An anti-lag system is an automobile engine/exhaust modification designed to combat turbo lag.

Turbo lag is caused because the turbines in the turbo system take time to spin up to speed. This lag is magnified in racing engines that have large turbos.

The older anti-lag system worked by injecting fuel into the exhaust system, upstream of the turbo, when the throttle was released. This injection of fuel into hot exhaust results in ignition of the fuel in front of the turbo. This causes the turbines to keep spinning at high speeds even when the engine wasn't.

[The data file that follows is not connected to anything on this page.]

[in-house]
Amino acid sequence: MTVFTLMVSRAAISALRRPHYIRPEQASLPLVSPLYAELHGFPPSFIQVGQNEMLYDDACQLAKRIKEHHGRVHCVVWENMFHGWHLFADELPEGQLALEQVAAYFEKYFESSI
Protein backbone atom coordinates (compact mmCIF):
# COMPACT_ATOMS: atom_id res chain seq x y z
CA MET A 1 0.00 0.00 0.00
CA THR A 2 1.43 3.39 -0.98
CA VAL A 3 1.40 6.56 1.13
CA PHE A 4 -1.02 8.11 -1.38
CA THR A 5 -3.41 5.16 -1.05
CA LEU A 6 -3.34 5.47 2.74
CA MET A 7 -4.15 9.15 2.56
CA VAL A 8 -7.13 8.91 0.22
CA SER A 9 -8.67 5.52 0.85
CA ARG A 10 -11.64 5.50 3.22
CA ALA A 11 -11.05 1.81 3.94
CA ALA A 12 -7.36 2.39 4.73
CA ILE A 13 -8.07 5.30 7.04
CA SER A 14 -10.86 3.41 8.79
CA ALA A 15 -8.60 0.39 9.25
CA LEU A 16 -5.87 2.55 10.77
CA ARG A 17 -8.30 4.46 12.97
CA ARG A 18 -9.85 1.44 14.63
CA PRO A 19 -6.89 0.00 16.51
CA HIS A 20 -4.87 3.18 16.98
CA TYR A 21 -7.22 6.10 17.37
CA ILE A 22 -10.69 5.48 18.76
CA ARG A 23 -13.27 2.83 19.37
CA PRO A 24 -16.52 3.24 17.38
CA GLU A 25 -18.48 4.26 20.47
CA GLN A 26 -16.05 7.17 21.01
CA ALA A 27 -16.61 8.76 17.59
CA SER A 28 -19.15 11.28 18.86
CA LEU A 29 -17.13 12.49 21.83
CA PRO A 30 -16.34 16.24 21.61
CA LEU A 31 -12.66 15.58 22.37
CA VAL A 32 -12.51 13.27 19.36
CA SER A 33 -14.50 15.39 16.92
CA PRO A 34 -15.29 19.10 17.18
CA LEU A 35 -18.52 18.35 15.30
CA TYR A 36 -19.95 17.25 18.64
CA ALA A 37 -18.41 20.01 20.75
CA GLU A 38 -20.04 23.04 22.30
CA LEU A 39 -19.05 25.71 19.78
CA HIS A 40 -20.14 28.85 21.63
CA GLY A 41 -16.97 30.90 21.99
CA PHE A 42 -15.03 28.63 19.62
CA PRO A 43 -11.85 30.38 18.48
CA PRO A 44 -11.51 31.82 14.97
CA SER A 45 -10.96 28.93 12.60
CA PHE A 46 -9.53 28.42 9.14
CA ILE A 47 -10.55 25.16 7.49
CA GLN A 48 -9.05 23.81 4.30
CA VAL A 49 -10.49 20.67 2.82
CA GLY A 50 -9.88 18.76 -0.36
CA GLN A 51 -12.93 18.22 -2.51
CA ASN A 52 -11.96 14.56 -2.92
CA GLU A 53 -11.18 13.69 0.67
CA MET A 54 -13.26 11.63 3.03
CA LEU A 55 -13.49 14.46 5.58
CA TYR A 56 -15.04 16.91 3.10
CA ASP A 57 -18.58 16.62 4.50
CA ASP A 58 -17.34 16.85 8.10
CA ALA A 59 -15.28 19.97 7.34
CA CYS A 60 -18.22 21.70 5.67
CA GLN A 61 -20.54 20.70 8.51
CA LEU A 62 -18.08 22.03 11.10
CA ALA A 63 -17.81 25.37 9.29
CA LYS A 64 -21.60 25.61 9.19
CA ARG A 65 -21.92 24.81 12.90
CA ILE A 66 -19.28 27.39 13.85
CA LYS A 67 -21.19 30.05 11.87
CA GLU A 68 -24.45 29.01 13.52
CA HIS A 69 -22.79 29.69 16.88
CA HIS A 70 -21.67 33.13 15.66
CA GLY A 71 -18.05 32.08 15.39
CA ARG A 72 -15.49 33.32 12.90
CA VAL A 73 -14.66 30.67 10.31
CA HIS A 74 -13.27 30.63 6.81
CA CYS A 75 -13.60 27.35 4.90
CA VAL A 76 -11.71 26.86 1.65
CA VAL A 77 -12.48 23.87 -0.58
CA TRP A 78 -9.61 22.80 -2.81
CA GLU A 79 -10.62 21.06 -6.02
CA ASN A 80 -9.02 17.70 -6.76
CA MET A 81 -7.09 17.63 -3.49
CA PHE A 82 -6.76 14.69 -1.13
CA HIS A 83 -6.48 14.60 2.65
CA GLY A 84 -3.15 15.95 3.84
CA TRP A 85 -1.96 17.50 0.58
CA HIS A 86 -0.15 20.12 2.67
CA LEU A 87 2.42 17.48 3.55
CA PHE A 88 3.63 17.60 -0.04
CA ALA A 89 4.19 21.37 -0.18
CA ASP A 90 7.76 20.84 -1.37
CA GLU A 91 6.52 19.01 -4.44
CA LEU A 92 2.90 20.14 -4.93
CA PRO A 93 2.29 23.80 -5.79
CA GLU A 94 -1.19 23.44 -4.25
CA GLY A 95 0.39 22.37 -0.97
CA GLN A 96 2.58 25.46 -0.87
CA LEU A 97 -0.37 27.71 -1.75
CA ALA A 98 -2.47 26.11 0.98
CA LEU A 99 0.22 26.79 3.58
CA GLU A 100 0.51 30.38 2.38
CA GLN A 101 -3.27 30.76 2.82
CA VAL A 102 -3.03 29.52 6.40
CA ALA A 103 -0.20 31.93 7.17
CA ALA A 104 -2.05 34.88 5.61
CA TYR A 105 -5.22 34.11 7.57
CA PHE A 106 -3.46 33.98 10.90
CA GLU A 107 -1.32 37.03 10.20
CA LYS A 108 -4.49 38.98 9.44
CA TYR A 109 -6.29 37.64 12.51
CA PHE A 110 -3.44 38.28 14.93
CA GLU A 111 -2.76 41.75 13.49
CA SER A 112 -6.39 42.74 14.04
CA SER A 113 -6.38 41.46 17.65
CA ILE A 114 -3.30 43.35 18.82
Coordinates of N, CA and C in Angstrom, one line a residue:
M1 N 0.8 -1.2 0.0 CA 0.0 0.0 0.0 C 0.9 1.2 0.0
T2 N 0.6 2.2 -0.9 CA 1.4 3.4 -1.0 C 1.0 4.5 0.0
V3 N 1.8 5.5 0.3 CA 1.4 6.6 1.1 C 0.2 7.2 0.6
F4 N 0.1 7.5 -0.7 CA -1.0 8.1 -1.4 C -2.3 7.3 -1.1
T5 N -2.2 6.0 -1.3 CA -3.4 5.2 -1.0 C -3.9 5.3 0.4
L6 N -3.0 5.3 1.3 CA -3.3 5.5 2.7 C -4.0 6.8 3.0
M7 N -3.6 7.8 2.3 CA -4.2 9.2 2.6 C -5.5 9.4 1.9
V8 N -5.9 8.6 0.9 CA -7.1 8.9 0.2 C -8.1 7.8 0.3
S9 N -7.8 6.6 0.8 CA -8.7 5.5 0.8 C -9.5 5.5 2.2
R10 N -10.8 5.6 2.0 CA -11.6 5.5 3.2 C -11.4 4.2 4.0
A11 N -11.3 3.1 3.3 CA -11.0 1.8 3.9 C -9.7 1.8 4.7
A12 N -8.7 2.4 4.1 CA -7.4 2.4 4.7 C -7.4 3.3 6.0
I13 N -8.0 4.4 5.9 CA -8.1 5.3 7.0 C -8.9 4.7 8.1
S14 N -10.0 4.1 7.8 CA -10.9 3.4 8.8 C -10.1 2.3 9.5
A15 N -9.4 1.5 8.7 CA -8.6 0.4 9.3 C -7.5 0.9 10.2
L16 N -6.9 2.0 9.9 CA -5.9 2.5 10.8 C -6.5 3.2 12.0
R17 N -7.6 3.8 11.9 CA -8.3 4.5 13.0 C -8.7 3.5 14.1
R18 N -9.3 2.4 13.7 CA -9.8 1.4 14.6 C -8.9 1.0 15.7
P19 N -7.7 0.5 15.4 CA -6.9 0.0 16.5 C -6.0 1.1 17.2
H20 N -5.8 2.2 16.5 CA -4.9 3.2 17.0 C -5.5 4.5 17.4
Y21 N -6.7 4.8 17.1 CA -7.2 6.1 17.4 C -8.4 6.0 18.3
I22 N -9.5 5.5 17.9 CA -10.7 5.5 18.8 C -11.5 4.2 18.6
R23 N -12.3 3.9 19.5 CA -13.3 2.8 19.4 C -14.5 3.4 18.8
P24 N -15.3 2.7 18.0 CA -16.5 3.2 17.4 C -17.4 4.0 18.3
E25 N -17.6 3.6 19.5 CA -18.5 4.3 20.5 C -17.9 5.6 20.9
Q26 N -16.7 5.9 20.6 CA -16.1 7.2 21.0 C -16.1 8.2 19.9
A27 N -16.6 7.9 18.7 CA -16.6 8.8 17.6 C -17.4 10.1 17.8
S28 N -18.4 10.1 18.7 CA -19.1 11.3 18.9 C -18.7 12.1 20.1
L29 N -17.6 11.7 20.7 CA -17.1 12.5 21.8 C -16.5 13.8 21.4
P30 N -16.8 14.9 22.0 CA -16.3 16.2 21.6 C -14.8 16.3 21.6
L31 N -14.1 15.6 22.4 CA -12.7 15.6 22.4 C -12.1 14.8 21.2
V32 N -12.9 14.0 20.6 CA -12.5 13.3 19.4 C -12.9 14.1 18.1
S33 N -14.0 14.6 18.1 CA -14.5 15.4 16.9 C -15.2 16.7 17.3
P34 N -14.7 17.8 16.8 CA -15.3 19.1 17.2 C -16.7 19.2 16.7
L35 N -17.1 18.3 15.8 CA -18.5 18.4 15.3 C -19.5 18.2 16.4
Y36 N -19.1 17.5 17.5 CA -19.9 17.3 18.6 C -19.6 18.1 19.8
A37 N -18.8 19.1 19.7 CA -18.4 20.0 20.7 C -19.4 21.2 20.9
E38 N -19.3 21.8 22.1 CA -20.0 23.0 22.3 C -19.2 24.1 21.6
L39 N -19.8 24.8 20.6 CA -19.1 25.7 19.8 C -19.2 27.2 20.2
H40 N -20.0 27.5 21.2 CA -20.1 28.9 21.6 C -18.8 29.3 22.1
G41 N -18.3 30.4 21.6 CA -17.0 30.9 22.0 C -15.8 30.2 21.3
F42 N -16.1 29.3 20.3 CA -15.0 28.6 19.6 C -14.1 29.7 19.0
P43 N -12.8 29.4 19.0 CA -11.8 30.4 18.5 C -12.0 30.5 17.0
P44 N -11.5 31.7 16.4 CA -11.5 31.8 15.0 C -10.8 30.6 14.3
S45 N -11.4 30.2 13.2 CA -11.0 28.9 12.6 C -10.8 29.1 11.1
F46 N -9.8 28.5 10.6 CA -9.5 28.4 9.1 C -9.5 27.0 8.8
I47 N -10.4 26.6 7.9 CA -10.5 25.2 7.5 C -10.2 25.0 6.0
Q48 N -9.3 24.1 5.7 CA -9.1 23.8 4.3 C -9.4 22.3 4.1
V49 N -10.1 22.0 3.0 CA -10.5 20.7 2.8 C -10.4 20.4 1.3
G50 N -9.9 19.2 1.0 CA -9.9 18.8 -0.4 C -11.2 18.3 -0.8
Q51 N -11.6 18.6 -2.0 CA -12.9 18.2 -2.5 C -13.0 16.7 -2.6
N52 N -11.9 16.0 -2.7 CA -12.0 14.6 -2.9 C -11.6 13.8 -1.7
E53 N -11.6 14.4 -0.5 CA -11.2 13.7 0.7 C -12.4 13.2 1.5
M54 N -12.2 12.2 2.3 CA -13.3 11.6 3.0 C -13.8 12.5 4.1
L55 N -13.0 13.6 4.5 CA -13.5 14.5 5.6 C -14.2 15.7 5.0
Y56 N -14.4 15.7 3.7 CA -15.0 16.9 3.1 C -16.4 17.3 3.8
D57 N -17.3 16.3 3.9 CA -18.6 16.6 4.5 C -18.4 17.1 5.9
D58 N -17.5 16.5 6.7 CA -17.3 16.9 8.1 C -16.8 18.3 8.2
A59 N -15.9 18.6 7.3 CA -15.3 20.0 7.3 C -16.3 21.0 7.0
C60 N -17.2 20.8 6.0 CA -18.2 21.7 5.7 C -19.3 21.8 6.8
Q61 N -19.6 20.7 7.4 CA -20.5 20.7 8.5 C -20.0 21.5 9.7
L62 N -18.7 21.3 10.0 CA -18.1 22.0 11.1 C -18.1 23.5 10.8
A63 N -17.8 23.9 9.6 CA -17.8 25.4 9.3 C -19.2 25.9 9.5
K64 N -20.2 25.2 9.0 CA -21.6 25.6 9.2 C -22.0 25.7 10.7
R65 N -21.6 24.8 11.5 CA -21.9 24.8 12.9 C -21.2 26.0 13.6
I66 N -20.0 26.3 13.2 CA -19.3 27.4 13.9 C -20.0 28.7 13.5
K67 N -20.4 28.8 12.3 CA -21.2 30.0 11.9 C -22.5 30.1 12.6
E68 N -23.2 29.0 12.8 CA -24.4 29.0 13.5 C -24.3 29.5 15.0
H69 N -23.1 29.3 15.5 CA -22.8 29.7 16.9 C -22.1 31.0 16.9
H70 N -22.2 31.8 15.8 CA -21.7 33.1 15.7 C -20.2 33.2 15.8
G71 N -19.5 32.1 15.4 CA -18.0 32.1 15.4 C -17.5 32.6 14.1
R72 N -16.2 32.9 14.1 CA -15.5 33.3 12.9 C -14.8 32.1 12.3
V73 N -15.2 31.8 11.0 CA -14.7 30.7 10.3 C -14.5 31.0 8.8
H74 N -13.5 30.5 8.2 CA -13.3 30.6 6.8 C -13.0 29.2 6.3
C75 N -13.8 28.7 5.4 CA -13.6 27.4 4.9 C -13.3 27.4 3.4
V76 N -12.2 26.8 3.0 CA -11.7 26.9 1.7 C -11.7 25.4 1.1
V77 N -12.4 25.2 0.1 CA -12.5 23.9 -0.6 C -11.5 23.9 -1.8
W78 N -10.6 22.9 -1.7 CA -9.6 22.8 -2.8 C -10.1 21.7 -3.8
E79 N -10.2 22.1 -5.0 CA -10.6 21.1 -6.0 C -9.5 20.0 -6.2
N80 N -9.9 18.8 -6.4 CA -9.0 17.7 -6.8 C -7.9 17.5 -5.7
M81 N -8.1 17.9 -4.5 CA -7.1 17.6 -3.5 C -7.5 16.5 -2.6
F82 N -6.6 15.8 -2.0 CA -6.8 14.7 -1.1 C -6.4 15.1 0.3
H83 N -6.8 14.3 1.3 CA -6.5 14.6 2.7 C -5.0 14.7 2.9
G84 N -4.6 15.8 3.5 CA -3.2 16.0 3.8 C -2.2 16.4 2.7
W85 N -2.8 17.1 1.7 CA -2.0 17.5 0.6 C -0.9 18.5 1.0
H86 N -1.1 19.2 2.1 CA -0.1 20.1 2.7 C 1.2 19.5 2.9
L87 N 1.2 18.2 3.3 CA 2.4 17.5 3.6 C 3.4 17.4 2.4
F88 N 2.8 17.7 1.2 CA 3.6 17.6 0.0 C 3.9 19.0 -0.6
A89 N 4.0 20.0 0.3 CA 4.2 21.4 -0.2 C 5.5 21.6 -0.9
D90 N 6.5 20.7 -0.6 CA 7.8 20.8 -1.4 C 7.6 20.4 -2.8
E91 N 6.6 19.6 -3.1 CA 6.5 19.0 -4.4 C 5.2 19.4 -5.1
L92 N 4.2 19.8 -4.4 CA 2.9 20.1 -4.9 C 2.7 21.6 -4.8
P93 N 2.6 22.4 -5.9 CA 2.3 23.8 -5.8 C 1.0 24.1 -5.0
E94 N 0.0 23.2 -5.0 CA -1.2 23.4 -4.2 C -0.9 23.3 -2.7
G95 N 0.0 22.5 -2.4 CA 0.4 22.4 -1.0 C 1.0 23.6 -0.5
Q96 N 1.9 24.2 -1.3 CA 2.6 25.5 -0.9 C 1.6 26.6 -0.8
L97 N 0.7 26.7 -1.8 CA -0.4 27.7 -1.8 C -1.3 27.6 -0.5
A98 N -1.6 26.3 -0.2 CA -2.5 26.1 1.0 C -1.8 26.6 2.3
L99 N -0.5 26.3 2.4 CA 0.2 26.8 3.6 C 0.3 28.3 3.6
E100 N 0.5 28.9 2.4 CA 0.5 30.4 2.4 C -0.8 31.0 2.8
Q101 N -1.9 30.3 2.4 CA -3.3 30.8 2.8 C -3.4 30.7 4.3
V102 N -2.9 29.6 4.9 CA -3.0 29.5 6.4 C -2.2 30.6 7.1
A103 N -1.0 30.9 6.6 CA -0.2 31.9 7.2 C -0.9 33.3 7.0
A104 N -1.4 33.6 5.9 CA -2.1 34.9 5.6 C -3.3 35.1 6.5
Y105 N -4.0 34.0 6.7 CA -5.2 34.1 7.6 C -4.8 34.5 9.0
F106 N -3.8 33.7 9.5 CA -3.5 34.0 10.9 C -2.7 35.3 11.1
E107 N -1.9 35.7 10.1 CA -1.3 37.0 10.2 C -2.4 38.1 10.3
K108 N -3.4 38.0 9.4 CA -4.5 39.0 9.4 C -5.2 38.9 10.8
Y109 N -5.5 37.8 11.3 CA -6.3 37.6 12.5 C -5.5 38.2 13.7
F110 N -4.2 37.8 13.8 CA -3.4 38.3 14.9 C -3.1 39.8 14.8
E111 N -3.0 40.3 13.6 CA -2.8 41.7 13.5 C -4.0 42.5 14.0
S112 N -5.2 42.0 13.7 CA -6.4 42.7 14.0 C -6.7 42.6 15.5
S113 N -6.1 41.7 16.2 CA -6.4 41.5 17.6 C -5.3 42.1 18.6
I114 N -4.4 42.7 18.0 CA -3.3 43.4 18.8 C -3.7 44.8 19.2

Later systems using more advanced computers to control the engine simply altered the timing of the engine so that fuel ignition occurs when the exhaust valve is open, with the same results.

The drawback to this system is that the exhaust temperatures are much, much higher than normal (~1100 degrees C vs. ~800 degrees C). This results in greatly reduced lifetimes for the turbo and exhaust components, which is fine for rally cars in races, but unacceptable for street vehicles.

Another potential problem is the huge amount of pops and bangs and gouts of flame shooting out the tailpipe. Cool, if you are into that sort of thing.